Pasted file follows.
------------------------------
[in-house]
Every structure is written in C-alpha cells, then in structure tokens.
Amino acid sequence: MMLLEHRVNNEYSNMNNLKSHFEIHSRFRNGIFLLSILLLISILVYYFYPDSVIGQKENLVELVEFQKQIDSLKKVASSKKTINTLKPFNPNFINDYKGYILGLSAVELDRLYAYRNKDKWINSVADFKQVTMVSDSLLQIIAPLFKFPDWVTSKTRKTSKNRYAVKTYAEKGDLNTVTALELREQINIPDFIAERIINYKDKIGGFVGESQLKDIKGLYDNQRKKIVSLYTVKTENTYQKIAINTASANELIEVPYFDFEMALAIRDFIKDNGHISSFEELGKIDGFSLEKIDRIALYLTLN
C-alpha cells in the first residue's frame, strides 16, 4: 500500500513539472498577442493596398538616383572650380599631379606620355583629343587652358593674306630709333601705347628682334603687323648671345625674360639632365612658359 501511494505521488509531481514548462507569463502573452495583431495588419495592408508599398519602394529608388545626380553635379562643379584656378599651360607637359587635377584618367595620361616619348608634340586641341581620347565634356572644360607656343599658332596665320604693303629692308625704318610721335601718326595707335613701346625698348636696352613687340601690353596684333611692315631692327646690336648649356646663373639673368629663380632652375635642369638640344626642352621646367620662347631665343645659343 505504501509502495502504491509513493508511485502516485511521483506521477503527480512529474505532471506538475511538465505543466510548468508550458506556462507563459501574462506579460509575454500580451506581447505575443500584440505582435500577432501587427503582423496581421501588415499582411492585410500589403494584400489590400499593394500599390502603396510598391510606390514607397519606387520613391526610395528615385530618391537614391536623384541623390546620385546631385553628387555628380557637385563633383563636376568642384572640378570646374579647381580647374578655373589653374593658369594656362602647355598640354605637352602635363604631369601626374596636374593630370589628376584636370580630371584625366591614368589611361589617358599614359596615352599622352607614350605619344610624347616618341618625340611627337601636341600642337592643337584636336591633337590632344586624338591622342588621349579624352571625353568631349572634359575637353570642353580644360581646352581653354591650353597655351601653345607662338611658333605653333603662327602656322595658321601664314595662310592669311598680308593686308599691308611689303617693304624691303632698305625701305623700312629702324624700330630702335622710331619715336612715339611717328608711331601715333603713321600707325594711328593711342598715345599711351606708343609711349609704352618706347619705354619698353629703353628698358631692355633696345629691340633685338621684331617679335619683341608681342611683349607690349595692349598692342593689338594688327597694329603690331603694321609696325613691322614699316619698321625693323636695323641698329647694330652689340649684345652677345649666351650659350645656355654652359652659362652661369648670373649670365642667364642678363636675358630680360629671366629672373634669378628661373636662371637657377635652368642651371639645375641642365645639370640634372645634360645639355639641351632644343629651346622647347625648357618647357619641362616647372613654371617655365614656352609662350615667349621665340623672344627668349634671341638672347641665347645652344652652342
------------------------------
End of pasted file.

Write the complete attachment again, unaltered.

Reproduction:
[in-house]
Every structure is written in C-alpha cells, then in structure tokens.
Amino acid sequence: MMLLEHRVNNEYSNMNNLKSHFEIHSRFRNGIFLLSILLLISILVYYFYPDSVIGQKENLVELVEFQKQIDSLKKVASSKKTINTLKPFNPNFINDYKGYILGLSAVELDRLYAYRNKDKWINSVADFKQVTMVSDSLLQIIAPLFKFPDWVTSKTRKTSKNRYAVKTYAEKGDLNTVTALELREQINIPDFIAERIINYKDKIGGFVGESQLKDIKGLYDNQRKKIVSLYTVKTENTYQKIAINTASANELIEVPYFDFEMALAIRDFIKDNGHISSFEELGKIDGFSLEKIDRIALYLTLN
C-alpha cells in the first residue's frame, strides 16, 4: 500500500513539472498577442493596398538616383572650380599631379606620355583629343587652358593674306630709333601705347628682334603687323648671345625674360639632365612658359 501511494505521488509531481514548462507569463502573452495583431495588419495592408508599398519602394529608388545626380553635379562643379584656378599651360607637359587635377584618367595620361616619348608634340586641341581620347565634356572644360607656343599658332596665320604693303629692308625704318610721335601718326595707335613701346625698348636696352613687340601690353596684333611692315631692327646690336648649356646663373639673368629663380632652375635642369638640344626642352621646367620662347631665343645659343 505504501509502495502504491509513493508511485502516485511521483506521477503527480512529474505532471506538475511538465505543466510548468508550458506556462507563459501574462506579460509575454500580451506581447505575443500584440505582435500577432501587427503582423496581421501588415499582411492585410500589403494584400489590400499593394500599390502603396510598391510606390514607397519606387520613391526610395528615385530618391537614391536623384541623390546620385546631385553628387555628380557637385563633383563636376568642384572640378570646374579647381580647374578655373589653374593658369594656362602647355598640354605637352602635363604631369601626374596636374593630370589628376584636370580630371584625366591614368589611361589617358599614359596615352599622352607614350605619344610624347616618341618625340611627337601636341600642337592643337584636336591633337590632344586624338591622342588621349579624352571625353568631349572634359575637353570642353580644360581646352581653354591650353597655351601653345607662338611658333605653333603662327602656322595658321601664314595662310592669311598680308593686308599691308611689303617693304624691303632698305625701305623700312629702324624700330630702335622710331619715336612715339611717328608711331601715333603713321600707325594711328593711342598715345599711351606708343609711349609704352618706347619705354619698353629703353628698358631692355633696345629691340633685338621684331617679335619683341608681342611683349607690349595692349598692342593689338594688327597694329603690331603694321609696325613691322614699316619698321625693323636695323641698329647694330652689340649684345652677345649666351650659350645656355654652359652659362652661369648670373649670365642667364642678363636675358630680360629671366629672373634669378628661373636662371637657377635652368642651371639645375641642365645639370640634372645634360645639355639641351632644343629651346622647347625648357618647357619641362616647372613654371617655365614656352609662350615667349621665340623672344627668349634671341638672347641665347645652344652652342